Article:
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Dish Network LLC v. Barnaby

United States District Court, E.D. Tennessee

November 8, 2016




         This civil action is before the Court on plaintiffs' Motion for Default Judgment [Doc. 6]. Plaintiffs move for entry of a judgment by default against defendant pursuant to Rule 55(b)(2) of the Federal Rules of Civil Procedure for failure to answer the complaint or otherwise defend this action. The Court has carefully considered the record as well as the relevant law, and for the reasons discussed herein, the Court will grant plaintiffs' motion.

         I. Background

         Plaintiff DISH Network LLC ("DISH") is a multi-channel video provider that delivers video, audio, and data services to approximately fourteen-million subscribers throughout the United States via a direct broadcast satellite system [Doc. 1 ¶ 9]. DISH uses high-powered satellites to broadcast entertainment services to consumers who have been authorized to receive such services after payment of a fee [Id. ¶ 10]. It contracts for and purchases the distribution rights for most of the programming available for broadcast [Id. ¶ 11]- The programming DISH broadcasts are copyrighted and DISH has the authority of the copyright holders to protect these works from unauthorized reception and viewing [Id. ¶ 12].

         The programming is digitized, compressed, and then scrambled prior to being transmitted to multiple satellites [Id. ¶ 13]. The satellites relay the encrypted signal and DISH subscribers, who have the necessary equipment, receive the signals [Id.]. Plaintiff EchoStar Technologies LLC ("EchoStar") provides receivers, dish antenna, and other digital equipment for the DISH system [Id. ¶ 14]. Plaintiff NagraStar LLC ("NagraStar") provides security technologies [Id.]. The security measures are encryption-based technologies that descramble the satellite signal [Id. ¶¶ 16-18]. These measures prevent unauthorized users from viewing the programming [Id.]

         A new form of piracy has emerged called "Internet key sharing, " or "IKS, " that can circumvent this system by use of passcodes [Id. ¶¶ 21-24]. NFusion Private Server ("NFPS") is a subscription-based IKS service, whereby members purchase the service to receive DISH's encrypted satellite broadcasts of programing without authorization [Id. ¶ 25]. Plaintiffs received records showing that defendant purchased at least 220 passcodes to the NFPS service [Docs. 8-1, 8-2].[1]These passcode are primarily designed and produced for circumventing the DISH system and have no commercially significant purpose other than to do so [Doc. 1 ¶ 32]. Plaintiffs assert that defendant re-sold certain IKS passwords that he purchased [Id. ¶ 27]. They allege that defendant intended for his IKS passwords to be used in the unauthorized decryption of plaintiffs' satellite signal, and knew or at least should have known they were used primarily in this unlawful manner [Id. ¶¶ 34, 38-39]. Defendant and his customers received the benefit of viewing DISH programming without purchasing a subscription [Id. ¶¶ 27-28].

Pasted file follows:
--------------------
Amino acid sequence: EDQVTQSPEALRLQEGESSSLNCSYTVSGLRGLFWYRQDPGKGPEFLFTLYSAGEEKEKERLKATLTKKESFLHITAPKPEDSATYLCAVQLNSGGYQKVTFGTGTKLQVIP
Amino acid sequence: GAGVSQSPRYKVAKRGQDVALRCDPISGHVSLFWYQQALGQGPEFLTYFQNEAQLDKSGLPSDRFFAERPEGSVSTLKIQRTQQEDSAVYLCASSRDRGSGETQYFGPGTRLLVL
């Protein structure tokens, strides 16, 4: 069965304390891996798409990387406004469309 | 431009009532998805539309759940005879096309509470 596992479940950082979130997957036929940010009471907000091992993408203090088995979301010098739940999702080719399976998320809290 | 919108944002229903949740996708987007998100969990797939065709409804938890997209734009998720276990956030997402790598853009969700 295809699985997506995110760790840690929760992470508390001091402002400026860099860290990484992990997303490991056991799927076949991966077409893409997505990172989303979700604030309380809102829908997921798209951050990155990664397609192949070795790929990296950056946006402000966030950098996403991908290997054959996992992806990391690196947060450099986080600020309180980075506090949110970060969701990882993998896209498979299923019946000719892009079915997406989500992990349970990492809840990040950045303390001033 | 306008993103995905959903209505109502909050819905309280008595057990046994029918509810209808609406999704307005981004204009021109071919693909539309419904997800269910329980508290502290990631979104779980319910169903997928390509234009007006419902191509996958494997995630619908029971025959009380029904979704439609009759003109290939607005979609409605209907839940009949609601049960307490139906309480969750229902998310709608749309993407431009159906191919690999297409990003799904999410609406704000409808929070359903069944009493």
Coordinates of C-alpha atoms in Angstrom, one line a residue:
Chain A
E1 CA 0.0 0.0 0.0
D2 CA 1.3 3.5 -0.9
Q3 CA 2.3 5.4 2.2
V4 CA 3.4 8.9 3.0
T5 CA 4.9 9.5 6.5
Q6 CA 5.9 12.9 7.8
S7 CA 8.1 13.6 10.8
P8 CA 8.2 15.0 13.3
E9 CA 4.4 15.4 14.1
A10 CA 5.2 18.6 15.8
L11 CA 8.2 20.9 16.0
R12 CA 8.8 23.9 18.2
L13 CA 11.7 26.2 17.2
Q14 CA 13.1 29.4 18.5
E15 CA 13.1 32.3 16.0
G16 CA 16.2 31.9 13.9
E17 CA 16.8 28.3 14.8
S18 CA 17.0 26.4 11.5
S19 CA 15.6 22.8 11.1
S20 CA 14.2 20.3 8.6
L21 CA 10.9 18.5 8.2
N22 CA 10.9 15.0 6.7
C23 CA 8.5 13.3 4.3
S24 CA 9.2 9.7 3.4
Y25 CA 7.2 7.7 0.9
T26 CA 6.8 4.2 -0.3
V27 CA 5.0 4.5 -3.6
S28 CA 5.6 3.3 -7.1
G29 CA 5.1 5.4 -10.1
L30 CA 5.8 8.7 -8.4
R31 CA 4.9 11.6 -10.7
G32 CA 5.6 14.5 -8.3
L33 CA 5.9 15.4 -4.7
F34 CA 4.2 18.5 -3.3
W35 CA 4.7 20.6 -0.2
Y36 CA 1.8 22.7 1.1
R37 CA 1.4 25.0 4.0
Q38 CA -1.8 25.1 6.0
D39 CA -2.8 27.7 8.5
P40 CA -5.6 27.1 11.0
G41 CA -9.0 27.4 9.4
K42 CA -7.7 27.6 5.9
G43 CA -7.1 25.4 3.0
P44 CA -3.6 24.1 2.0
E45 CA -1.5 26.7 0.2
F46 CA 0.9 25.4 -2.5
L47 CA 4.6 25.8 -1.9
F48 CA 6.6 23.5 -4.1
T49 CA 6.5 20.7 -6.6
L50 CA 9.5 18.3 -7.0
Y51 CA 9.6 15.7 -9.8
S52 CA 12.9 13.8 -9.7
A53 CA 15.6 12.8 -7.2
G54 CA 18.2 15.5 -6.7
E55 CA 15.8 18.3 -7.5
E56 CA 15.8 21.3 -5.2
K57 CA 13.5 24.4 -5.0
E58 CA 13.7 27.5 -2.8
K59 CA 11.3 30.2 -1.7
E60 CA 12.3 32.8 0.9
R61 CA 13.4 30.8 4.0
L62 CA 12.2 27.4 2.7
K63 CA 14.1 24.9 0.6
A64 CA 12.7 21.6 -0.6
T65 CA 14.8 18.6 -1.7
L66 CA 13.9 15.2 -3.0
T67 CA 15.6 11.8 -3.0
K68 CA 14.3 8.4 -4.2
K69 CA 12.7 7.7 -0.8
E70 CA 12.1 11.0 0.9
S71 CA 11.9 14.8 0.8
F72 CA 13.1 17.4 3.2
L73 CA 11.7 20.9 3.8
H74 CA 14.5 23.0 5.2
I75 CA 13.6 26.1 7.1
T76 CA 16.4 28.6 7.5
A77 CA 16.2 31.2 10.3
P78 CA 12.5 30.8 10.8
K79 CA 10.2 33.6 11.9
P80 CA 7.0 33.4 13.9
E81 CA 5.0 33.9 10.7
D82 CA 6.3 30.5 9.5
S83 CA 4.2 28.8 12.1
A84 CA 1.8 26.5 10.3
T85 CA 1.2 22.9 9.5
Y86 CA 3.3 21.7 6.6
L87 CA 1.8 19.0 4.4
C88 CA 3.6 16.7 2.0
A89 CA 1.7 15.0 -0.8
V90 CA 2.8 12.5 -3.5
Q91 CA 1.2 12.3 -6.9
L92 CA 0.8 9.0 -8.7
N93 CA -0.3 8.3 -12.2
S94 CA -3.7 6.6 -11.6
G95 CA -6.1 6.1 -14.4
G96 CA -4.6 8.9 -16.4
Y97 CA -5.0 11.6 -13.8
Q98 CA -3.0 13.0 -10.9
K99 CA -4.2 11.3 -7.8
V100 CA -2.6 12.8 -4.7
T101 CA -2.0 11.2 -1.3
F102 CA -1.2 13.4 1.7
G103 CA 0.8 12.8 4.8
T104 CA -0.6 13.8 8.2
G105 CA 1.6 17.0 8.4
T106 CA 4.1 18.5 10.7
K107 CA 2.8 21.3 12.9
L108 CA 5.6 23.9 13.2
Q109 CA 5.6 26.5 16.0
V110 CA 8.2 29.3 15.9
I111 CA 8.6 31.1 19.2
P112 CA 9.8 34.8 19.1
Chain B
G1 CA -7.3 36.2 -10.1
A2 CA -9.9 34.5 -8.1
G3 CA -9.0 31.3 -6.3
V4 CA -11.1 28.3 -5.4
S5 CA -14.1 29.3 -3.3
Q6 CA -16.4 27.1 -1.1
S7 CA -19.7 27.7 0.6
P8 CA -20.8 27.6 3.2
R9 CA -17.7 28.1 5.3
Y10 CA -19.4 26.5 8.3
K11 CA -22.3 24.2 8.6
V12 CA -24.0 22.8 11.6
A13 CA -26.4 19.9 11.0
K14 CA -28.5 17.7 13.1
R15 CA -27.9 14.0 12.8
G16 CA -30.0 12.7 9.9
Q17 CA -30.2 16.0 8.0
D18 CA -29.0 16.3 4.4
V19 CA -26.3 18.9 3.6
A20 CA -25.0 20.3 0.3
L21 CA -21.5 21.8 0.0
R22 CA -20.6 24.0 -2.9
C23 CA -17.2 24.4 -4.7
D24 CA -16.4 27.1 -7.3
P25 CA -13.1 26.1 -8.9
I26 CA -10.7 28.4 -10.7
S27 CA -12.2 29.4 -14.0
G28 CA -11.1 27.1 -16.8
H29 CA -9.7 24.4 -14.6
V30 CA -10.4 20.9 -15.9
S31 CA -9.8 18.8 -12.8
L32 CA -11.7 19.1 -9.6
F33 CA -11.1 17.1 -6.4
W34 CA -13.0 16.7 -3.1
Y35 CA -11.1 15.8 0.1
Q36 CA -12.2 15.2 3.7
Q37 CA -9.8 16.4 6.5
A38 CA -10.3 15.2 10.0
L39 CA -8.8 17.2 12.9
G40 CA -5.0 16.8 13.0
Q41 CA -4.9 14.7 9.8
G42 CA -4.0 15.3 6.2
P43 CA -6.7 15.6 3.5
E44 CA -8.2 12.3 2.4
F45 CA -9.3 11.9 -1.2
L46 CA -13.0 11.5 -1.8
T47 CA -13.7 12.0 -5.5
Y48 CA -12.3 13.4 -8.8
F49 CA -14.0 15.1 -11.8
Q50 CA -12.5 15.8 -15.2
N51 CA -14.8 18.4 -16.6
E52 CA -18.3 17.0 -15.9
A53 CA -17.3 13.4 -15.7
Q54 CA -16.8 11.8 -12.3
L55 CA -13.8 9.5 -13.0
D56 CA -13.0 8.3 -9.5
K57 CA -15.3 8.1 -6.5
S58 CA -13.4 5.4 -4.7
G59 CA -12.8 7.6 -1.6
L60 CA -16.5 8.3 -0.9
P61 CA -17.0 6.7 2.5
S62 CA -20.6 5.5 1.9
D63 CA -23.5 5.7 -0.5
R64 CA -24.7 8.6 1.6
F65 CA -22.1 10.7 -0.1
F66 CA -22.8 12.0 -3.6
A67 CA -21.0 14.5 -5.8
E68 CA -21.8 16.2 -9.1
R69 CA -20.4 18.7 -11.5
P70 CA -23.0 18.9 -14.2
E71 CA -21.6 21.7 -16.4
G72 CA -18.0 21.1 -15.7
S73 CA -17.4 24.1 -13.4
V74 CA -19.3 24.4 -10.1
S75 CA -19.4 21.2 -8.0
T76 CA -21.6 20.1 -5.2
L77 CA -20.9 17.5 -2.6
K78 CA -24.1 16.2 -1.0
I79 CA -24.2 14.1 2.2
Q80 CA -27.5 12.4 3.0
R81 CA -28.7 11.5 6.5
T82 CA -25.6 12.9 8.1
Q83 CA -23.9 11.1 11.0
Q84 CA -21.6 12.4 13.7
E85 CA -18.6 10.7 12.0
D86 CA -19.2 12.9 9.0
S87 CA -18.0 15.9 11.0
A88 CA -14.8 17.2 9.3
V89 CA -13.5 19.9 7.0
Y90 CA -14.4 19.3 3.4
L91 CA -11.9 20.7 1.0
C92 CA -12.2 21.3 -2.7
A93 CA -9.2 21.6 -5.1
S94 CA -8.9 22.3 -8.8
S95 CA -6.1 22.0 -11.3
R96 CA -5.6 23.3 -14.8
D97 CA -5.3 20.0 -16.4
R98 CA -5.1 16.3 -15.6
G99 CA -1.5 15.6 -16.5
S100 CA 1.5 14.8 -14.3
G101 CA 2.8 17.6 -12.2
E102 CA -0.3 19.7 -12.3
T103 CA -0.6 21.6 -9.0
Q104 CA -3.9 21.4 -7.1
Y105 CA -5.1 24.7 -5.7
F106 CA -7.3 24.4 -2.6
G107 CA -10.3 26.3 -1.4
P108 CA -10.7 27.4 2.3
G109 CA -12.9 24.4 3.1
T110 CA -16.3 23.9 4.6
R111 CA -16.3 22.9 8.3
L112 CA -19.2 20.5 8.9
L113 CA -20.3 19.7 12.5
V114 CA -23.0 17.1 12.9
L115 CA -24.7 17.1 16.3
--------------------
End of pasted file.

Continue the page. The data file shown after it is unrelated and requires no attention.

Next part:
Plaintiffs filed this action on November 2, 2015, alleging violations of the Digital Millennium Copyright Act ("DMCA"), 17 U.S.C. § 1201, et seq., and the Federal Communications Act ("FCA"), 47 U.S.C. § 605, et seq. [Doc. 1 ¶ 5].[2] Defendant failed to respond to the complaint or otherwise defend this action despite being properly served [Docs. 2, 3]. On February 9, 2016, plaintiffs applied for the Clerk's entry of default [Doc. 4], and on March 3, 2016, the Clerk of Court entered default [Doc. 5].

         II. Analysis

         Rule 55 of the Federal Rules of Civil Procedure contemplates a two-step process for obtaining a default judgment against a defendant who has failed to plead or otherwise defend. First, pursuant to Rule 55(a), a plaintiff must request from the Clerk of Court an entry of default, describing the particulars of the defendant's failure to plead or otherwise defend. If default is entered by the Clerk, the plaintiff must then move the Court for entry of default judgment pursuant to Rule 55(b). The determination of whether a motion for default judgment should be granted is committed to "the sound discretion of the court." In re Irby, 337 B.R. 293, 294 (Bankr.N.D.Ohio 2005) (applying Federal Rule of Bankruptcy Procedure 7055, which incorporates Federal Rule of Civil Procedure 55).